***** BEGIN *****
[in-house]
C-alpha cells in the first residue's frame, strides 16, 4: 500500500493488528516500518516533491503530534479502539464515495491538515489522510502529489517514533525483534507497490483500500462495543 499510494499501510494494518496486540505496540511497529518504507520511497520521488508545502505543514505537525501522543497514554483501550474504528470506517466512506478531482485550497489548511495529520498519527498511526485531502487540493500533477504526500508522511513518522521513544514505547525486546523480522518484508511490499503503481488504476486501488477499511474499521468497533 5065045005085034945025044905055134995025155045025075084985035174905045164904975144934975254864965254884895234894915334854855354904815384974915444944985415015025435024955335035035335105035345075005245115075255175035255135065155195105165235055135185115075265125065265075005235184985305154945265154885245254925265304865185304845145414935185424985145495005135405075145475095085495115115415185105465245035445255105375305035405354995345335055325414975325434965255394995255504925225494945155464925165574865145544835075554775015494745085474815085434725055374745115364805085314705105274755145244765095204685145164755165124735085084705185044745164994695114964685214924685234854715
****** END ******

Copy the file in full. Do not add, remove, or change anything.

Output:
[in-house]
C-alpha cells in the first residue's frame, strides 16, 4: 500500500493488528516500518516533491503530534479502539464515495491538515489522510502529489517514533525483534507497490483500500462495543 499510494499501510494494518496486540505496540511497529518504507520511497520521488508545502505543514505537525501522543497514554483501550474504528470506517466512506478531482485550497489548511495529520498519527498511526485531502487540493500533477504526500508522511513518522521513544514505547525486546523480522518484508511490499503503481488504476486501488477499511474499521468497533 5065045005085034945025044905055134995025155045025075084985035174905045164904975144934975254864965254884895234894915334854855354904815384974915444944985415015025435024955335035035335105035345075005245115075255175035255135065155195105165235055135185115075265125065265075005235184985305154945265154885245254925265304865185304845145414935185424985145495005135405075145475095085495115115415185105465245035445255105375305035405354995345335055325414975325434965255394995255504925225494945155464925165574865145544835075554775015494745085474815085434725055374745115364805085314705105274755145244765095204685145164755165124735085084705185044745164994695114964685214924685234854715